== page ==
A publication of Appalachian Voices


A publication of Appalachian Voices


Emily Shanblatt

Emily paddles down a rapid

Photo by Todd Henley

Emily Shanblatt began whitewater kayaking as a Warren Wilson College student in 2007 on a trip down the Class II Tuckasegee River.

“The feeling of maneuvering amongst the chaos of the waves and the current, learning how to read the water, and the exhilaration of just a few unexpected splashes in the face had me hooked,” says Shanblatt.

In 2012, she started leading paddling trips for the French Broad River Academy for Boys, a private middle school in Asheville, N.C., that specializes in adventure education in addition to traditional academics. In 2015, she joined three other staff members in opening the FBRA for Girls.

“We’re doing incredible things with using the outdoors to teach character development and leadership,” says Shanblatt. “These girls are going to totally shape the future, and so many of the valuable skills they’ll use later in life are ones they’re learning while canoeing with each other every week.”

As the school’s outdoor programs director, she organizes outdoor activities and trips and finds new ways to push the students in their technical, leadership and communication skills as well as social and emotional relations.

“We’re always asking ourselves, ‘What skills are these girls going to need in high school, college and the world beyond?’ And then we try to use the outdoors to reach those skills,” says Shanblatt.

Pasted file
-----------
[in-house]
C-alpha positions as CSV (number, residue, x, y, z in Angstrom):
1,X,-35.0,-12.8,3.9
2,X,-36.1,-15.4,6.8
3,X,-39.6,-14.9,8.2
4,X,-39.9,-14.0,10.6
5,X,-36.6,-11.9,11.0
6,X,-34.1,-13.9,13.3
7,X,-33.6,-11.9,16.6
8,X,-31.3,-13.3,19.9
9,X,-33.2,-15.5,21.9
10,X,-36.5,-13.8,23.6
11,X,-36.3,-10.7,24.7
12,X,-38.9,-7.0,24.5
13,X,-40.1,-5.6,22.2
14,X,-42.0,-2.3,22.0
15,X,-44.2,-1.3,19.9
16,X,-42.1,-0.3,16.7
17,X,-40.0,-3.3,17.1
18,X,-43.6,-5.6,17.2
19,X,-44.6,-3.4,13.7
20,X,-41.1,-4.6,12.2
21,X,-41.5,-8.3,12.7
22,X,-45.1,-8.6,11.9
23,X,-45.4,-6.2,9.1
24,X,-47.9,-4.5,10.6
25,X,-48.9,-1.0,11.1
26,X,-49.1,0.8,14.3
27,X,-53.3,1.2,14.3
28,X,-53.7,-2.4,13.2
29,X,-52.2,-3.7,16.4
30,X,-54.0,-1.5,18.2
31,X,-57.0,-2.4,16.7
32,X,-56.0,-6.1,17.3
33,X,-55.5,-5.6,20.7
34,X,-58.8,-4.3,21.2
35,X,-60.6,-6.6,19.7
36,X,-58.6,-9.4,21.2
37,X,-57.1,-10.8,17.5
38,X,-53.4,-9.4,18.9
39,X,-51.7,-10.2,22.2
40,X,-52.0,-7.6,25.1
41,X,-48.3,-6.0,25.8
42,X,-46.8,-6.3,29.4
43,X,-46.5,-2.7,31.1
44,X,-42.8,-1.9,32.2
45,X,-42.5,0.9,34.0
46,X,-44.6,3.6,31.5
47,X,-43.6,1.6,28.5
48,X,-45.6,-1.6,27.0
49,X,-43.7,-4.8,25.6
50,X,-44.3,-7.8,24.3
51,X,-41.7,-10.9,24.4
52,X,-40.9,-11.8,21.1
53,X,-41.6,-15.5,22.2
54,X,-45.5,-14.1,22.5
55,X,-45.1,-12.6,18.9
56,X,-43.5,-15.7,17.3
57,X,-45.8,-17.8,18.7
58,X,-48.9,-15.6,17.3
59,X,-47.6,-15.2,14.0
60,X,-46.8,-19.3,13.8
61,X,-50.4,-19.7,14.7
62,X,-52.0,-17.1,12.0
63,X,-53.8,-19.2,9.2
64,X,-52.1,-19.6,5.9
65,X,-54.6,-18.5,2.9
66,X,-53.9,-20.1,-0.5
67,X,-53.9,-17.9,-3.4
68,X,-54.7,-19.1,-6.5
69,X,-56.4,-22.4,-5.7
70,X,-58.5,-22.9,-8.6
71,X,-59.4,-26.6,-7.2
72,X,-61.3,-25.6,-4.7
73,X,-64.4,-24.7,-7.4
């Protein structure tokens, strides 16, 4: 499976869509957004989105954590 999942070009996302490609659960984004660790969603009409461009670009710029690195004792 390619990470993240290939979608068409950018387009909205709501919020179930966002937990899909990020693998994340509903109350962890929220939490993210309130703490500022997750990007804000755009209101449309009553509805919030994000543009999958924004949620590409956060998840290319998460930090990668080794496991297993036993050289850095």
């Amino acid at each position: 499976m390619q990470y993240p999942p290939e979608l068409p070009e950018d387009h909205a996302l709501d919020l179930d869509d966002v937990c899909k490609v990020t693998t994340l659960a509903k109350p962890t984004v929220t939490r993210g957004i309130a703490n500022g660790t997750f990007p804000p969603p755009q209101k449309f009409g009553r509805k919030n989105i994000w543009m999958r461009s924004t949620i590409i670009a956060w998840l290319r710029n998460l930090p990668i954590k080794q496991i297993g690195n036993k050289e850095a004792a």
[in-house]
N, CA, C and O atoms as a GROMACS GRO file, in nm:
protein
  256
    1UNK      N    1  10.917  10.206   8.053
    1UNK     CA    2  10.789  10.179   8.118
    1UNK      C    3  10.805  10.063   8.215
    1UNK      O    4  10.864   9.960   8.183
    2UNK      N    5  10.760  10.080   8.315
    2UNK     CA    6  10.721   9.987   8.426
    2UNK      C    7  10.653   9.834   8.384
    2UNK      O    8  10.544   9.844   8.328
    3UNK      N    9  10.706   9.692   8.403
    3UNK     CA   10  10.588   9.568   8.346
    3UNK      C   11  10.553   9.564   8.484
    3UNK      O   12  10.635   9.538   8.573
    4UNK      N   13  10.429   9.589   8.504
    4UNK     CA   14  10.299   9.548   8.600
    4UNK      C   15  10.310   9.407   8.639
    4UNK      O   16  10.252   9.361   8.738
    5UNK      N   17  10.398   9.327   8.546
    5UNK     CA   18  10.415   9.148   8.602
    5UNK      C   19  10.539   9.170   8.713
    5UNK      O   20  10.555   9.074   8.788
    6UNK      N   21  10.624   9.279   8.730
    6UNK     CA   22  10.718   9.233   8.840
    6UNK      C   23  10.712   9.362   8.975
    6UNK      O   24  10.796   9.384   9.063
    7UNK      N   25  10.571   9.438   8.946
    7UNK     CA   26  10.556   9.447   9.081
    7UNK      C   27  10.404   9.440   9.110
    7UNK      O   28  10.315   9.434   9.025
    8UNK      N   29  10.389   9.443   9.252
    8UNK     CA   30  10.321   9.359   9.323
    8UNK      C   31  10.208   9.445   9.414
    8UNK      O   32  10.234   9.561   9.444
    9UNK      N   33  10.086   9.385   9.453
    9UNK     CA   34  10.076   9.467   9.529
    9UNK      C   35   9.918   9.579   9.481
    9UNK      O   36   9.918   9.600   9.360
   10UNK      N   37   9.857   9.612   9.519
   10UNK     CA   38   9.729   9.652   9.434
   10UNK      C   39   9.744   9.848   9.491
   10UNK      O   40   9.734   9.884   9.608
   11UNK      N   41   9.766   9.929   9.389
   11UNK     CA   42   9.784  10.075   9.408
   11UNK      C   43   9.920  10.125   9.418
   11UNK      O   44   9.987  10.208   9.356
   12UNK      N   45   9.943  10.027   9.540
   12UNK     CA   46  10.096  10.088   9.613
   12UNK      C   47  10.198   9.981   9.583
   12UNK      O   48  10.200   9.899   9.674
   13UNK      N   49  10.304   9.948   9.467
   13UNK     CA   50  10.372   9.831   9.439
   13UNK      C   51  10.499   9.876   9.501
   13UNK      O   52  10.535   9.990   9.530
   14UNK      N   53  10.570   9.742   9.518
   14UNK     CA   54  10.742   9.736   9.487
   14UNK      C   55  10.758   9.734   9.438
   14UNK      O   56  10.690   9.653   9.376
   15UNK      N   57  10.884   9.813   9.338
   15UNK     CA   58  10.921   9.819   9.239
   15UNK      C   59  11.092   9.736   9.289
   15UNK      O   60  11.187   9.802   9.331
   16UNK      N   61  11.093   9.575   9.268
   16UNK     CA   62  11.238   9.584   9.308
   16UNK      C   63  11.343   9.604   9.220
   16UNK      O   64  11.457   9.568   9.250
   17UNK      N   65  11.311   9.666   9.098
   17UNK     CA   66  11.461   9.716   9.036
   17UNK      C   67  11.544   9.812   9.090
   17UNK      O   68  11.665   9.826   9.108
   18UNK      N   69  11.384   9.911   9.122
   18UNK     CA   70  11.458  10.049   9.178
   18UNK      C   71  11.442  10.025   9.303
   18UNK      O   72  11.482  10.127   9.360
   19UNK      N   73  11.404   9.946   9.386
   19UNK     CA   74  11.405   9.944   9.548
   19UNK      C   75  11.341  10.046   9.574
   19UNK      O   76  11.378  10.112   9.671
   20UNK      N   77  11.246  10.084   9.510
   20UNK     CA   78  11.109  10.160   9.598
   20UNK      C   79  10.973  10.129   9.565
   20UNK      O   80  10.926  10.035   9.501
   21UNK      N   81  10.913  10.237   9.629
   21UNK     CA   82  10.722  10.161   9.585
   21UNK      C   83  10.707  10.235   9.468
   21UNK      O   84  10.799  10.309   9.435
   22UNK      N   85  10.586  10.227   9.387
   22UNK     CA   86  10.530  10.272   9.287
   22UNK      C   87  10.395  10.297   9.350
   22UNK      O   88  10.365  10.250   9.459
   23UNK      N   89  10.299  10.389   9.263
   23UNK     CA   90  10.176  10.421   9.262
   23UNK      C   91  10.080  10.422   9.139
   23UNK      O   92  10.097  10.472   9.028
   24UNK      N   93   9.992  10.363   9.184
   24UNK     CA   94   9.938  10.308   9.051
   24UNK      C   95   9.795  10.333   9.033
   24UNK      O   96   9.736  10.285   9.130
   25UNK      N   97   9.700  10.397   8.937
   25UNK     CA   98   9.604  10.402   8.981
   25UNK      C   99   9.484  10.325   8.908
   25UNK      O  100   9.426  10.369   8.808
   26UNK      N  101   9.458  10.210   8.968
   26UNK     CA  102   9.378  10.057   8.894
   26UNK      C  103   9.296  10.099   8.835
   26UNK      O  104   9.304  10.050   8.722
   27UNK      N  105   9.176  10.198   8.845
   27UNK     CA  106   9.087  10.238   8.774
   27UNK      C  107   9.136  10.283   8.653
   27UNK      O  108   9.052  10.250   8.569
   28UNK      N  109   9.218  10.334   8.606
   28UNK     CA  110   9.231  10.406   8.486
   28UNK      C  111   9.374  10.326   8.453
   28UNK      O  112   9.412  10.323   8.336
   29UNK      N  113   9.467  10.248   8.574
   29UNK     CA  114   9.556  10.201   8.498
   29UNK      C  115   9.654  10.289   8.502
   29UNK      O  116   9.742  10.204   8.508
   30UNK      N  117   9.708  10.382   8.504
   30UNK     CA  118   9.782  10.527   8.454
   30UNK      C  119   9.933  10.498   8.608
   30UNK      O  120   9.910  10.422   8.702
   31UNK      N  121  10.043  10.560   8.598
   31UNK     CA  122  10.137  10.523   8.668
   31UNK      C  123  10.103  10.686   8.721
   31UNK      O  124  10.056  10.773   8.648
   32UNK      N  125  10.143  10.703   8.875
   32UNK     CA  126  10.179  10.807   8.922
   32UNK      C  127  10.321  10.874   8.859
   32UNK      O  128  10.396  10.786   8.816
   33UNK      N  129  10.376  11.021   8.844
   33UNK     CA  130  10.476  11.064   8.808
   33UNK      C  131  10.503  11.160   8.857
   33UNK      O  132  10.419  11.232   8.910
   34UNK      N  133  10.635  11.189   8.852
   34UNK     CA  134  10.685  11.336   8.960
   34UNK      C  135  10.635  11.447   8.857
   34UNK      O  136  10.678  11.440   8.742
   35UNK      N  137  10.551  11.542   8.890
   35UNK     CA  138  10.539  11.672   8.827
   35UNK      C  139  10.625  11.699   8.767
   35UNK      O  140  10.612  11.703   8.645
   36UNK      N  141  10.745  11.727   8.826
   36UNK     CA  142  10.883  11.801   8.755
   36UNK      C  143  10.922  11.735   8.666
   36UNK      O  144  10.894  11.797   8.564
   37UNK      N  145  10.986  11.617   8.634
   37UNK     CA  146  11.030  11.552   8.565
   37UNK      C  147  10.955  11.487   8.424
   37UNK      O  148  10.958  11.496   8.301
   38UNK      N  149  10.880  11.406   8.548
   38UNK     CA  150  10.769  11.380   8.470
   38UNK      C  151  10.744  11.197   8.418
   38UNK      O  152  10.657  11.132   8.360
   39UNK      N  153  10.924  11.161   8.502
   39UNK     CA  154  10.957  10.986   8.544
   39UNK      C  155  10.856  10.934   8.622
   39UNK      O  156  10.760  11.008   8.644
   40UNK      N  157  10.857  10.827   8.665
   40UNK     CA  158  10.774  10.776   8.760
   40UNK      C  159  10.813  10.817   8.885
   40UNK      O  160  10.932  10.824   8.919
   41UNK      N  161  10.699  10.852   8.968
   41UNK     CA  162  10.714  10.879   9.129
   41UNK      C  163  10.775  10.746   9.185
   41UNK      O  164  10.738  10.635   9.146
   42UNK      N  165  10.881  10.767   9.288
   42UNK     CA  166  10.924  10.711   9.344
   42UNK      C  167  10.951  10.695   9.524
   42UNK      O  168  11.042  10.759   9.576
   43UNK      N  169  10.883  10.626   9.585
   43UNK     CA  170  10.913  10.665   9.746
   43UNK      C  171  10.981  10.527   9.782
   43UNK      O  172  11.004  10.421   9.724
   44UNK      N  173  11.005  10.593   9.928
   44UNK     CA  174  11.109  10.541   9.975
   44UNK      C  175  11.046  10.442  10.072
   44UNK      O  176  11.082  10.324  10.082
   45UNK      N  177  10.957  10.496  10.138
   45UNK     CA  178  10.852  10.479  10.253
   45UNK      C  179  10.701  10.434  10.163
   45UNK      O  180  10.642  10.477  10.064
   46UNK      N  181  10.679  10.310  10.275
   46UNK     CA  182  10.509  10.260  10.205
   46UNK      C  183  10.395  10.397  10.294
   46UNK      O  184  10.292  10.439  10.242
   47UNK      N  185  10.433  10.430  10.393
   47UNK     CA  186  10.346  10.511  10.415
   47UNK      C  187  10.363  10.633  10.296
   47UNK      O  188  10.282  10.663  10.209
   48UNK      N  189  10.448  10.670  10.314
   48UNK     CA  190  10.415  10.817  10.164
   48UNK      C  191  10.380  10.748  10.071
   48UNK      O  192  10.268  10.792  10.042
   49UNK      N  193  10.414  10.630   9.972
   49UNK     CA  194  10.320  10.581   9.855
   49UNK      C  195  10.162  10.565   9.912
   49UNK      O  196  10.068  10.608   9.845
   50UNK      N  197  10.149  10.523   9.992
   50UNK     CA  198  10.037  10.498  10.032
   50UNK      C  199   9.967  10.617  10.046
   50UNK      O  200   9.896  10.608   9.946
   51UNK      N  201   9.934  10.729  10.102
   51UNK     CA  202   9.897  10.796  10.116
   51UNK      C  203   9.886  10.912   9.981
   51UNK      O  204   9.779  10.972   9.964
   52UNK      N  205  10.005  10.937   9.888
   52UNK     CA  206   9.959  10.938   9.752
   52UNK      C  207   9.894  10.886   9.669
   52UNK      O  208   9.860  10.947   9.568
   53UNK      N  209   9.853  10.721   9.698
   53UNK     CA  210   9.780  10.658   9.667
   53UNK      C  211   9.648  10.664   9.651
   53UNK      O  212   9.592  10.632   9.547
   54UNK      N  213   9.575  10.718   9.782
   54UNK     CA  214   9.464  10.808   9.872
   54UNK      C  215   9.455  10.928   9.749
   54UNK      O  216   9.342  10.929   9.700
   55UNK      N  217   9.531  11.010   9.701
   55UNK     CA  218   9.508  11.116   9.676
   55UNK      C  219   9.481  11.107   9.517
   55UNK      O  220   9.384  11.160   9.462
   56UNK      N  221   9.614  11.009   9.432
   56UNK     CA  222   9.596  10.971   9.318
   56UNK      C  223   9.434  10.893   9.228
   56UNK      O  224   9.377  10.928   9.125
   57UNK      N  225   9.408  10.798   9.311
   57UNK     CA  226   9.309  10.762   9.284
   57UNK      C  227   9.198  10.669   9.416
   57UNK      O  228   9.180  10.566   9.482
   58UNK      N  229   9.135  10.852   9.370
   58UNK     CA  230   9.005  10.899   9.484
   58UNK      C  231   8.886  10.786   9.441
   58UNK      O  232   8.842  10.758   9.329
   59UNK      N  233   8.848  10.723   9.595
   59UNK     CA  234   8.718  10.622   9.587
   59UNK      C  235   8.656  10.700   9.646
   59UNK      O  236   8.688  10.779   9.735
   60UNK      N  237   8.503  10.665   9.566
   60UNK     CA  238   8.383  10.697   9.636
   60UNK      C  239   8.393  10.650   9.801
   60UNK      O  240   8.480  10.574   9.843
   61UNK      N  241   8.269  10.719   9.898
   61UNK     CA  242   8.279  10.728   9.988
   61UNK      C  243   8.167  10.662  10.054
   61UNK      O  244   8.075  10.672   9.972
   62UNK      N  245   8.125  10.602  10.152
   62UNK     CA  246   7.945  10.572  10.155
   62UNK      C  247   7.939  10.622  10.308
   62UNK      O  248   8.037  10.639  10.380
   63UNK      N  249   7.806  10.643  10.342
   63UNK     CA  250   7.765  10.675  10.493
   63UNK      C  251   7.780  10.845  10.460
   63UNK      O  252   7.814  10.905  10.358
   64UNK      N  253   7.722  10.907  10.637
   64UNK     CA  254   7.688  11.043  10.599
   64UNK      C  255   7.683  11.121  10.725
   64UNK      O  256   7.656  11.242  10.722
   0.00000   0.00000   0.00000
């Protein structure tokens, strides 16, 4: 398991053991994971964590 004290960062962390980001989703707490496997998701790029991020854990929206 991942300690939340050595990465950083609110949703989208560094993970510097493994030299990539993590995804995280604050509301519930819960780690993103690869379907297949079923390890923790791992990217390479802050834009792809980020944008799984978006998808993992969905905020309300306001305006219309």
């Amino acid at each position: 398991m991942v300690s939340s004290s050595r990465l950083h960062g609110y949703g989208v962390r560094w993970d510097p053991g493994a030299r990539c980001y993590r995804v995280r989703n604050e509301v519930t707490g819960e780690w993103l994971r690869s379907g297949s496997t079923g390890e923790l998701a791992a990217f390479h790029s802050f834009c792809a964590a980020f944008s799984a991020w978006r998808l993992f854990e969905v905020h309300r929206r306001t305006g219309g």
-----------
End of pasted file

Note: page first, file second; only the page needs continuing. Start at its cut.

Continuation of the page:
The Southeast is known for creeking, a type of whitewater paddling with low-volume boulder gardens, waterfalls and slides. Shanblatt says she loves this style because it puts an emphasis on skill development and working with the river. Some of her favorite spots include the Green River in Saluda, N.C., and the steep creeks of the Smoky Mountains. When it comes to teaching Class I to III whitewater, Shanblatt says it is hard to beat the French Broad.

“From my home in Asheville, I can access close to 100 whitewater sections within an hour or two. Many of these sections are Class II and III, which make them excellent spots to build skill, gain confidence and mess up without big consequences,” she says. “When it comes to Class IV and V, we also have some of the world’s best and easiest access to challenging whitewater.”
In addition to directing the academy’s outdoor program, Shanblatt also teaches 6th grade math.

“Both roles are incredibly rewarding because we get to see the students in so many different situations, venues and lights,” says Shanblatt. “We believe the outdoors is like a hack, or a shortcut, for developing competent and confident young women, and we’re seeing that firsthand with our students everyday.” – By Hannah McAlister

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2019 — June/July

2019 — June/July